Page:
TRUST AND DECENTRALIZATION

  • Trust may also affect optimal decentralization
    • Facilitate cooperative solutions in repeated game settings: e.g. Kreps et al. (1982) and Baker, Gibbons and Murphy (1999)
    • Proxy the congruence of incentives: e.g. Aghion and Tirole (1997)
  • We find evidence of robust positive relationship between trust in region where plant is located and decentralization
slide27

MEASUREMENT AND IDENTIFICATION

  • Measure trust using the World Value Survey, from the question:

“Generally speaking, would you say that most people can be trusted or that you can’t be too careful in dealing with people?”

  • Trust by region of the country defined as % of people answering “yes” to first part of the trust question
  • Experimental studies show this question linked with trust/trusting behavior (Glaeser et al, 2000, Sapienza et al, 2007)
  • Used in prior social capital literature: e.g. Knack & Keefer (1997); Guiso, Sapienza, Zingales (2004);
slide28

TABLE 3: TRUST AND DECENTRALIZATION

Notes: Other controls are SIC3 dummies, noise Controls (interviewer dummies, Interviewee tenure

and seniority, etc.), public Listing, CEO onsite, plant size, regional GDP/head, Regional population,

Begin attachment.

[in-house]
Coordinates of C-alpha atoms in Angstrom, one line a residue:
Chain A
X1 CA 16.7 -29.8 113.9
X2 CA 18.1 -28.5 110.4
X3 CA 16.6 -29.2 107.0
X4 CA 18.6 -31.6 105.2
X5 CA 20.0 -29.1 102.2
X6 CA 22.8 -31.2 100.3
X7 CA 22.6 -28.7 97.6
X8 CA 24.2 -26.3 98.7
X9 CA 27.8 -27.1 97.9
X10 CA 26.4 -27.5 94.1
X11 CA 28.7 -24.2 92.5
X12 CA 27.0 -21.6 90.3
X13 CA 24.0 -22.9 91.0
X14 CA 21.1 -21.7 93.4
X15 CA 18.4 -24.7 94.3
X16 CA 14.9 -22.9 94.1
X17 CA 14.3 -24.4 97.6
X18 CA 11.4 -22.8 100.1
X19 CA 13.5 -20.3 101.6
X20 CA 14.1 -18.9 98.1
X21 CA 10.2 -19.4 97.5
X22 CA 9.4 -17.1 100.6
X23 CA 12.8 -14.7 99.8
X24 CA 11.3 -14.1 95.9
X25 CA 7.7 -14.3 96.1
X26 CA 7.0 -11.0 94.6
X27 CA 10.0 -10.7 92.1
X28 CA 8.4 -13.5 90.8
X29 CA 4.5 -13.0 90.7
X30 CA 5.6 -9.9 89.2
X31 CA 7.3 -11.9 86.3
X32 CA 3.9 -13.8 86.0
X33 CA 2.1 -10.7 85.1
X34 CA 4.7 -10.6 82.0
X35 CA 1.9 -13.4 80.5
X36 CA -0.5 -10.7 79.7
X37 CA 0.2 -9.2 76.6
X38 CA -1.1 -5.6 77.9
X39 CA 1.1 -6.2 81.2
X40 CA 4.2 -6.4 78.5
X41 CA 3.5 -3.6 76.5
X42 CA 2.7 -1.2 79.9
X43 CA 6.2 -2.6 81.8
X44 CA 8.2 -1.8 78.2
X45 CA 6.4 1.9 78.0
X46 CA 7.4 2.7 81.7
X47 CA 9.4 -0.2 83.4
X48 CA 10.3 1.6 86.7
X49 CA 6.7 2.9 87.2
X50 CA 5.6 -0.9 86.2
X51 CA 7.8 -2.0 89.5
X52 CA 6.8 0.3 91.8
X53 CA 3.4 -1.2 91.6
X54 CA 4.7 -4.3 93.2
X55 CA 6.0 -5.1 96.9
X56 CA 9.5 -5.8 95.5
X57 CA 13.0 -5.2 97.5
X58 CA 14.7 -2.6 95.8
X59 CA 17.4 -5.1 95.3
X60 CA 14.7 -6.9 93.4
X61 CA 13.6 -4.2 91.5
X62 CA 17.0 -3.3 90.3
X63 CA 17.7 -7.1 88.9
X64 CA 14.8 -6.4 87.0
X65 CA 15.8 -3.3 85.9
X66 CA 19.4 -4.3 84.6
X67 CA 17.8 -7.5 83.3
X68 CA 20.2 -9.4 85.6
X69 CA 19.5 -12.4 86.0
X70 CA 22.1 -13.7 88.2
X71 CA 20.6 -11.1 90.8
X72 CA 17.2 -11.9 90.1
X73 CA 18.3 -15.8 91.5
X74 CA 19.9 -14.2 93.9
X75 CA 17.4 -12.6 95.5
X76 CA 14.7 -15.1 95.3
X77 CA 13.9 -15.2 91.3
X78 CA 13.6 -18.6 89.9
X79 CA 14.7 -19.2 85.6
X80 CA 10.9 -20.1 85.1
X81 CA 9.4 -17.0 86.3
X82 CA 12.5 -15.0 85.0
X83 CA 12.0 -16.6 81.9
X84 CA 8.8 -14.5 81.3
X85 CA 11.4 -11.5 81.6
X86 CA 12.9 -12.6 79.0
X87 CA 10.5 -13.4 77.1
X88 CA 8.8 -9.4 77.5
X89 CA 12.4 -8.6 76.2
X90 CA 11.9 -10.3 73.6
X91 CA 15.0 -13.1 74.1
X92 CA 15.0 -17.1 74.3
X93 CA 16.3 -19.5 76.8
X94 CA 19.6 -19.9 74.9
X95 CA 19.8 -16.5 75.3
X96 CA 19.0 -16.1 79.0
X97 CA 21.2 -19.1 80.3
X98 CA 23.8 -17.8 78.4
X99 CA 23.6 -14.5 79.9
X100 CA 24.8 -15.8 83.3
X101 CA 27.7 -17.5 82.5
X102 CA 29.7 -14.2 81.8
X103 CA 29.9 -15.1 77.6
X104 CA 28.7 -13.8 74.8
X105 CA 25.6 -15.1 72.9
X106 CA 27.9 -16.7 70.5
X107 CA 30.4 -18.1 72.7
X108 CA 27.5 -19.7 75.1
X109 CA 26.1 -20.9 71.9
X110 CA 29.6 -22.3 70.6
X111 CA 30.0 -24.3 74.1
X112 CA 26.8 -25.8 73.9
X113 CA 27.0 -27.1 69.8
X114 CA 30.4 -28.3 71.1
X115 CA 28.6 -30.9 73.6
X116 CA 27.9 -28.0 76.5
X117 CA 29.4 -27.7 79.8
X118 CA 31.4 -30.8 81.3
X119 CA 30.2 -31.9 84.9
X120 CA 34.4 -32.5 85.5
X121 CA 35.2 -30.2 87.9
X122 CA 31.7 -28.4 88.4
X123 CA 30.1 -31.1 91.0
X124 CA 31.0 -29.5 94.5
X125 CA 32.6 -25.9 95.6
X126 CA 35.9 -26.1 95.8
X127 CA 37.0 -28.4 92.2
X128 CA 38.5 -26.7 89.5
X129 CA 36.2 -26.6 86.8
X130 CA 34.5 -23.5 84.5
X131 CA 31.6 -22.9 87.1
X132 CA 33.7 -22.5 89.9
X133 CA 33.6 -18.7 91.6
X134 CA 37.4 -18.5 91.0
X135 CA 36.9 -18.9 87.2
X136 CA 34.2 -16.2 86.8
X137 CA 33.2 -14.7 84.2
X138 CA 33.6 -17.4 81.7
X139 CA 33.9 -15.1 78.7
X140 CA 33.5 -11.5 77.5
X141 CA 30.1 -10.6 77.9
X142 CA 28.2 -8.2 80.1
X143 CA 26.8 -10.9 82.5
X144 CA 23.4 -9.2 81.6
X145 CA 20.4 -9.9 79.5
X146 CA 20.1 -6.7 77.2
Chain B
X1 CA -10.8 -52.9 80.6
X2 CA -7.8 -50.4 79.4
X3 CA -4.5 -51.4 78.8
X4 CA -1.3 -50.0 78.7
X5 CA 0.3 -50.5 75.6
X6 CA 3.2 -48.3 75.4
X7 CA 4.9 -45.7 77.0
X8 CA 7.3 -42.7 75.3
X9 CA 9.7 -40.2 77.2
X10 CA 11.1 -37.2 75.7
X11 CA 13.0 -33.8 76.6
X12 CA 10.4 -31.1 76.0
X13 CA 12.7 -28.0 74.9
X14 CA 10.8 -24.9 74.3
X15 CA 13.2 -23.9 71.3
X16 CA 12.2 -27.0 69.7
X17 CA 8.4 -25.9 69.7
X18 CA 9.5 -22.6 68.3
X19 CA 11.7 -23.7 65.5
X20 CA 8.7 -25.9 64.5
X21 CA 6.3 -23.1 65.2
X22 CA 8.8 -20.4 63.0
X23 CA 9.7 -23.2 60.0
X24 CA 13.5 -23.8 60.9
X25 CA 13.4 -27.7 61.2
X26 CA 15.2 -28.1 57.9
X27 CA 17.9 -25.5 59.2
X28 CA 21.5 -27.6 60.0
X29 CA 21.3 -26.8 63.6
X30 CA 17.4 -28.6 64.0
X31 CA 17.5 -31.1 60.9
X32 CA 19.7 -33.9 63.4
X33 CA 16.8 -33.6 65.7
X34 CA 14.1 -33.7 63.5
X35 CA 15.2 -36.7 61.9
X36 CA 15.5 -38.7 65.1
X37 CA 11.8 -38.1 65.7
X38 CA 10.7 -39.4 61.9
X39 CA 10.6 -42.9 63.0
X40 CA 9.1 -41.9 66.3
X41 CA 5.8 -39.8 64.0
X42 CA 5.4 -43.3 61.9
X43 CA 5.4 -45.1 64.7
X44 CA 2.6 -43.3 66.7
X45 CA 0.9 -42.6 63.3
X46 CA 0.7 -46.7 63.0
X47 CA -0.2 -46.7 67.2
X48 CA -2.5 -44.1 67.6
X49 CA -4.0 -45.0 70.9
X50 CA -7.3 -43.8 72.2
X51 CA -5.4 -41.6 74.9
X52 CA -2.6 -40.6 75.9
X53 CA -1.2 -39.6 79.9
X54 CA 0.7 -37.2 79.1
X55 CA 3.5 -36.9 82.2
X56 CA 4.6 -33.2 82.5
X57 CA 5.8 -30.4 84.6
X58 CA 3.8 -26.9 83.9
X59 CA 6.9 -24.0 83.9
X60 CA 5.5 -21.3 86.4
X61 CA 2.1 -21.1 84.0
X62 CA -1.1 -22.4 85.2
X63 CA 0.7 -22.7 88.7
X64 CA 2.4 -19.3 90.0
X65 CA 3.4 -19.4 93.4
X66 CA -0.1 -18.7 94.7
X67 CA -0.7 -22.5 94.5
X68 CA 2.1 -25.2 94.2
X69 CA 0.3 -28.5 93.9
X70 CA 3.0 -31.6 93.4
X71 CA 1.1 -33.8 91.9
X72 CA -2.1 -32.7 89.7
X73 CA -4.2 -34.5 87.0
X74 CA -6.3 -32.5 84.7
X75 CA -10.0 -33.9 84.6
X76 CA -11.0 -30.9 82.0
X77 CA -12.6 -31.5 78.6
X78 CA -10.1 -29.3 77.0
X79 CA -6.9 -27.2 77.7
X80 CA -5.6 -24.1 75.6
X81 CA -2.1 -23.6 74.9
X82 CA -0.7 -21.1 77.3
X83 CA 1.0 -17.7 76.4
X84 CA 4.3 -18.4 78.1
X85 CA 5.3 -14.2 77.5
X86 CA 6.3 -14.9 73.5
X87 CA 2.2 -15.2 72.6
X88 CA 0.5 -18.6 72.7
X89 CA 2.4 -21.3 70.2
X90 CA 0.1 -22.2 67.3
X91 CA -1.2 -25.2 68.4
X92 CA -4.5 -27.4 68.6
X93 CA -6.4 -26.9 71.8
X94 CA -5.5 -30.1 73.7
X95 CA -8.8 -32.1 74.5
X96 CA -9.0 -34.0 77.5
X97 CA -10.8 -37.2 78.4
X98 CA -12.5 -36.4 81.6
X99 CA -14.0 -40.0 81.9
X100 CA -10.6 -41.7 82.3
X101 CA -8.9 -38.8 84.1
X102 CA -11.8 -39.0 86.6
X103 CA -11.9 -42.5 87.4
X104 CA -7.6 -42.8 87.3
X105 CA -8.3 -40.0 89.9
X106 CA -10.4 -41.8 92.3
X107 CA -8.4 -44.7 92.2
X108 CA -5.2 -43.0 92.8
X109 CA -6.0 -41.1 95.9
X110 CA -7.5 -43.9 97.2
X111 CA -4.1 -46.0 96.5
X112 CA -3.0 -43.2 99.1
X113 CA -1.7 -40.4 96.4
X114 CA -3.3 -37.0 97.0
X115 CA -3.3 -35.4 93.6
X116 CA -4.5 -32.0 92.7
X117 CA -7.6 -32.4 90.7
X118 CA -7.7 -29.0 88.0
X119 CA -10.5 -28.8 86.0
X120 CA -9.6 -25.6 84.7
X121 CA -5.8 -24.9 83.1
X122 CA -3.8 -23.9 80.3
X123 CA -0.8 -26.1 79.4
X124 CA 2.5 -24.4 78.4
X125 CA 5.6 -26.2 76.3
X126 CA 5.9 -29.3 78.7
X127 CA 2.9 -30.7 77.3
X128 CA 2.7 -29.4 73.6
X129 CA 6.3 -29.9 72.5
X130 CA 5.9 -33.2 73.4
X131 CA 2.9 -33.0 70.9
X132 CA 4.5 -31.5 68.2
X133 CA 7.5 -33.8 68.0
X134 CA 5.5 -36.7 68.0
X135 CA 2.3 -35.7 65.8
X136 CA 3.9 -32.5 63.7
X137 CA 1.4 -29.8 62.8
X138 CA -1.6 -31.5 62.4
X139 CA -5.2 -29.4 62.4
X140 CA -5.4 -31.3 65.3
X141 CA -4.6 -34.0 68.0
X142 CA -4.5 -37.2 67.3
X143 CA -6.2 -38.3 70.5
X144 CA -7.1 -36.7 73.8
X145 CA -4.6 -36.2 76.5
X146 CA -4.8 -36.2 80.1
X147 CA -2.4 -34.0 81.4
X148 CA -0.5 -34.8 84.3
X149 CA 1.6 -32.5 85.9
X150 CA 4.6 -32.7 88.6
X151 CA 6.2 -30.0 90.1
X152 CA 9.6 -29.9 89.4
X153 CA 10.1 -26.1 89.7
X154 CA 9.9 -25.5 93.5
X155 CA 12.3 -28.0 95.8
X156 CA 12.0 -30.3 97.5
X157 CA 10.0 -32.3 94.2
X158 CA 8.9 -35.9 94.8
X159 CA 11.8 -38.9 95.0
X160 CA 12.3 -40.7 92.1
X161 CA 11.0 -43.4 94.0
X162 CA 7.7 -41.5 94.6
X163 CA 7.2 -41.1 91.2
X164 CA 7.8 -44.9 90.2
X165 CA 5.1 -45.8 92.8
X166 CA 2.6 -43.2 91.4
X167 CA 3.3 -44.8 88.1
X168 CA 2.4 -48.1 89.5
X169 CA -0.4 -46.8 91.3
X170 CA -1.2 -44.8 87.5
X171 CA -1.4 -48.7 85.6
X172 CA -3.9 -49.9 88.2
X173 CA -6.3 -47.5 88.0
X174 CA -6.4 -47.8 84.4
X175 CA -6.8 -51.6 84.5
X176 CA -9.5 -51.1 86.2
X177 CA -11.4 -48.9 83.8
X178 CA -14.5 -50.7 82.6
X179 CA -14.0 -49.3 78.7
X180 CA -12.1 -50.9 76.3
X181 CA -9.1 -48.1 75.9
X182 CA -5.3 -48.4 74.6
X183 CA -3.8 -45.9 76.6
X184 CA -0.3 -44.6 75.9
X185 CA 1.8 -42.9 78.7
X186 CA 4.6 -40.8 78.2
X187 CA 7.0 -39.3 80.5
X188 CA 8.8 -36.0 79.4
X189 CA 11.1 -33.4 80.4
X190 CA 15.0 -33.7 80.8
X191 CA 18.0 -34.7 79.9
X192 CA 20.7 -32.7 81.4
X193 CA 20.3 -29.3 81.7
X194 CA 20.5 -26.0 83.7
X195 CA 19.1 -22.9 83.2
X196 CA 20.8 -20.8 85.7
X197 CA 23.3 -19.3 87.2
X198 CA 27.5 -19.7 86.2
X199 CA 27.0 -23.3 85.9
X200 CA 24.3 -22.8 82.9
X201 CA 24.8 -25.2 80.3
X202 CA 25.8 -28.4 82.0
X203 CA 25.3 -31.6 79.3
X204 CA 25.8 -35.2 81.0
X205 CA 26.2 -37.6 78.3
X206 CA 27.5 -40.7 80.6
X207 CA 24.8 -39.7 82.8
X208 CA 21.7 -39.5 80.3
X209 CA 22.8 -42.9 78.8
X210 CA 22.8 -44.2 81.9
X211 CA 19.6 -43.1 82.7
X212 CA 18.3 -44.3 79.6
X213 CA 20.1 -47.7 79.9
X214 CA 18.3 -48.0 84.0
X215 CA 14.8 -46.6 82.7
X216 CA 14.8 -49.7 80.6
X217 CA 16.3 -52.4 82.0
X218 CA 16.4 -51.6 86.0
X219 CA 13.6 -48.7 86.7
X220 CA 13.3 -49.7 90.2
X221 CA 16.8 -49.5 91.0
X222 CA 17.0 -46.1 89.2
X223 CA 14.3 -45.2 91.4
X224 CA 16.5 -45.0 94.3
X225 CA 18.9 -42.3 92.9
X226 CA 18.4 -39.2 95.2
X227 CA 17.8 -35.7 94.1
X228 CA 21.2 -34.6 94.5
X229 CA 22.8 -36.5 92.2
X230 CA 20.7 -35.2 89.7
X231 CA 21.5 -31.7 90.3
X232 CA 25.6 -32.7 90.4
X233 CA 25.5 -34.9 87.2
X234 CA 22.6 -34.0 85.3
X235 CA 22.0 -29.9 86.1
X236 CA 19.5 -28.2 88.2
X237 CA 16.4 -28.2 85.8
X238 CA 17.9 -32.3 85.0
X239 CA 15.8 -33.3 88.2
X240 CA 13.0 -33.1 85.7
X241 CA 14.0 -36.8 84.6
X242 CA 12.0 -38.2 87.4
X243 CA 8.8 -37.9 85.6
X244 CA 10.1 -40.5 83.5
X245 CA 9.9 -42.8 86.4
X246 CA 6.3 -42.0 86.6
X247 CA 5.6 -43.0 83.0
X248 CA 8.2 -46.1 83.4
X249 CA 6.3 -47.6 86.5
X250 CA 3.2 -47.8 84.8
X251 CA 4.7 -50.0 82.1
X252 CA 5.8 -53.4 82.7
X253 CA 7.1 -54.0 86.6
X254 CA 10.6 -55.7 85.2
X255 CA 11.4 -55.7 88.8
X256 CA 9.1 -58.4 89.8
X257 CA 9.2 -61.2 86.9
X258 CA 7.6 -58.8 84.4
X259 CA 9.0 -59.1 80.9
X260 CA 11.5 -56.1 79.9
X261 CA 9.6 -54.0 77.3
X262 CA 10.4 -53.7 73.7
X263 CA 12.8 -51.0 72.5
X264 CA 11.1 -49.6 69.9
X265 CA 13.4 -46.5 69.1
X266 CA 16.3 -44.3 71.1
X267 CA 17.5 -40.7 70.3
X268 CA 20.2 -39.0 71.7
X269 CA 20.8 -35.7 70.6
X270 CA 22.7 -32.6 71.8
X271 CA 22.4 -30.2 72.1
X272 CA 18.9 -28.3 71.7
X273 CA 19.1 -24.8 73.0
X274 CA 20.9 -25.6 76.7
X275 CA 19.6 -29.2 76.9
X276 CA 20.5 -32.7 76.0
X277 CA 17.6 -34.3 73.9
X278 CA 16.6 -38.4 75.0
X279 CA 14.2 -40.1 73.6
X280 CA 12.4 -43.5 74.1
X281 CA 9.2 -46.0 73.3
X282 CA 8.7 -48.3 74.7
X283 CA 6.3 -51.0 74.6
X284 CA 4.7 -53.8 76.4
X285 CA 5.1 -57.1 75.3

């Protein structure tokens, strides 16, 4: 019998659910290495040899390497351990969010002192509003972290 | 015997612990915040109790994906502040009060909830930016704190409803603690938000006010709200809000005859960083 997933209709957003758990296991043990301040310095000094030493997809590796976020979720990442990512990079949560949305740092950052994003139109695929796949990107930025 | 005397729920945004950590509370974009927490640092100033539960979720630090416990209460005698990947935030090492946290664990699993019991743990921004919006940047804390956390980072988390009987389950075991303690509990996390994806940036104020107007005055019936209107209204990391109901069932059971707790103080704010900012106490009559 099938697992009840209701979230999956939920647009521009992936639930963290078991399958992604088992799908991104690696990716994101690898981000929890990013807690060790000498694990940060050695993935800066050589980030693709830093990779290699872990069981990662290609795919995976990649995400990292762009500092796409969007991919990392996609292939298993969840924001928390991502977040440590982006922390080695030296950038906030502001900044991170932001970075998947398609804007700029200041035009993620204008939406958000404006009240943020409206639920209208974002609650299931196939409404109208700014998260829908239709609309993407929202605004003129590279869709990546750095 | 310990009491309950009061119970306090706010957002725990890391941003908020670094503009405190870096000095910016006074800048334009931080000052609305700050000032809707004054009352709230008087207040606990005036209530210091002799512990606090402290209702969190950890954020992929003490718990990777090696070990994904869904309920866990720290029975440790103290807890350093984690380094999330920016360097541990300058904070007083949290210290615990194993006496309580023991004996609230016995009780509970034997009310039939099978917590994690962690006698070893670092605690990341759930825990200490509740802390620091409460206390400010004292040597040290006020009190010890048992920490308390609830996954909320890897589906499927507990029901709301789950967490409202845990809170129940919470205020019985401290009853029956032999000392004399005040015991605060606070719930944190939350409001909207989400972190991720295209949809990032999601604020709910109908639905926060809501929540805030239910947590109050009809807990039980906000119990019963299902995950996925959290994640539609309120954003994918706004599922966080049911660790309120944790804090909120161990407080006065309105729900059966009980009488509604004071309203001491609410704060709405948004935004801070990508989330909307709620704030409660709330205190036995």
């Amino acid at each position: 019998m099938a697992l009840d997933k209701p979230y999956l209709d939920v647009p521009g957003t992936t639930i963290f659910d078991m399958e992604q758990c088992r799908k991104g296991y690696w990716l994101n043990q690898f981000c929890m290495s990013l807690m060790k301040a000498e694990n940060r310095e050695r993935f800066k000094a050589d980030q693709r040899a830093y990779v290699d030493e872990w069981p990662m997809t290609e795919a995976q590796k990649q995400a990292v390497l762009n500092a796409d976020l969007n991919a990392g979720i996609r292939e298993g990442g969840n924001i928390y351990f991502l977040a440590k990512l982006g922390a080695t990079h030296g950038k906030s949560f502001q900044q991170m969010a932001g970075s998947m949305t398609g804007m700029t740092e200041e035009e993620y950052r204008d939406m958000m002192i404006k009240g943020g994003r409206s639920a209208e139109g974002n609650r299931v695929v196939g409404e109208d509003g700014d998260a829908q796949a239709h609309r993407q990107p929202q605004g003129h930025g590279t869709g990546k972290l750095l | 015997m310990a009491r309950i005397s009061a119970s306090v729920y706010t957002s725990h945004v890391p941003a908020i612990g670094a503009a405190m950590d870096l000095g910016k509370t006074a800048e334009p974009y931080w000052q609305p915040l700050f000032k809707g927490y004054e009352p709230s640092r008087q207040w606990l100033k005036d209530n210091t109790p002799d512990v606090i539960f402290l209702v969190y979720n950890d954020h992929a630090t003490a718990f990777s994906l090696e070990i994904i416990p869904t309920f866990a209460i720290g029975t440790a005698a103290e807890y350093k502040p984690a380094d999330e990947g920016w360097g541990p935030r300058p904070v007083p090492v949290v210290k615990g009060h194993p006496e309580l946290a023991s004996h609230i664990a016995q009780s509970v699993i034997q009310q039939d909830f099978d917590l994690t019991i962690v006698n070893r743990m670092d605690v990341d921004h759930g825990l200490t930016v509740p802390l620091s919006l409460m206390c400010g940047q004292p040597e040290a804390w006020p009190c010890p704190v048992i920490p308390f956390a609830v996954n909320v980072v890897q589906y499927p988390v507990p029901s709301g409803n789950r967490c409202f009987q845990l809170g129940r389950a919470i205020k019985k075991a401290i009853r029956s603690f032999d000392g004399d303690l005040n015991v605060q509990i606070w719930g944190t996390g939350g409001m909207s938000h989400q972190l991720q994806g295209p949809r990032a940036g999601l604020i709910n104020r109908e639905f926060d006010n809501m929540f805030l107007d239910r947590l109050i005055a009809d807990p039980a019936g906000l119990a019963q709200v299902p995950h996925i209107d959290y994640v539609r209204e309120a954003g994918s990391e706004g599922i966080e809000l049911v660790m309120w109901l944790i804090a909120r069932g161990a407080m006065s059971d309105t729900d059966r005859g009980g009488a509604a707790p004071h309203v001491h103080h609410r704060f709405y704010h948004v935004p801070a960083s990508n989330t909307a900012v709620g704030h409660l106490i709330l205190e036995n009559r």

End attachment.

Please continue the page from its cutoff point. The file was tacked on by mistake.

domestic multinational. Weighted by % of WVS respondents in region in country.

SE clustered by 112 regions.

slide29

USE MULTINATIONALS AS A SECOND TEST FOR IMPORTANCE OF TRUST

  • Could worry about bias due to trust proxying for other country/regional variables
  • So look at affiliates of foreign multinationals and investigate whether trust in their home country also matters
  • Find that characteristics in both region of location and country of origin matter
  • Parallels literature showing individuals behavior based on origin and location: e.g. Ichino & Maggi (2000), Fernandez & Fogli (2007) and Fisman & Miguel (2008)
slide30

Central HQ

(New York Site)

Plant

(Phoenix Site)

Example A:

Domestic Firm

2 Sites, Single Plant

D, Decentralization

slide31

Example D

Japanese MNE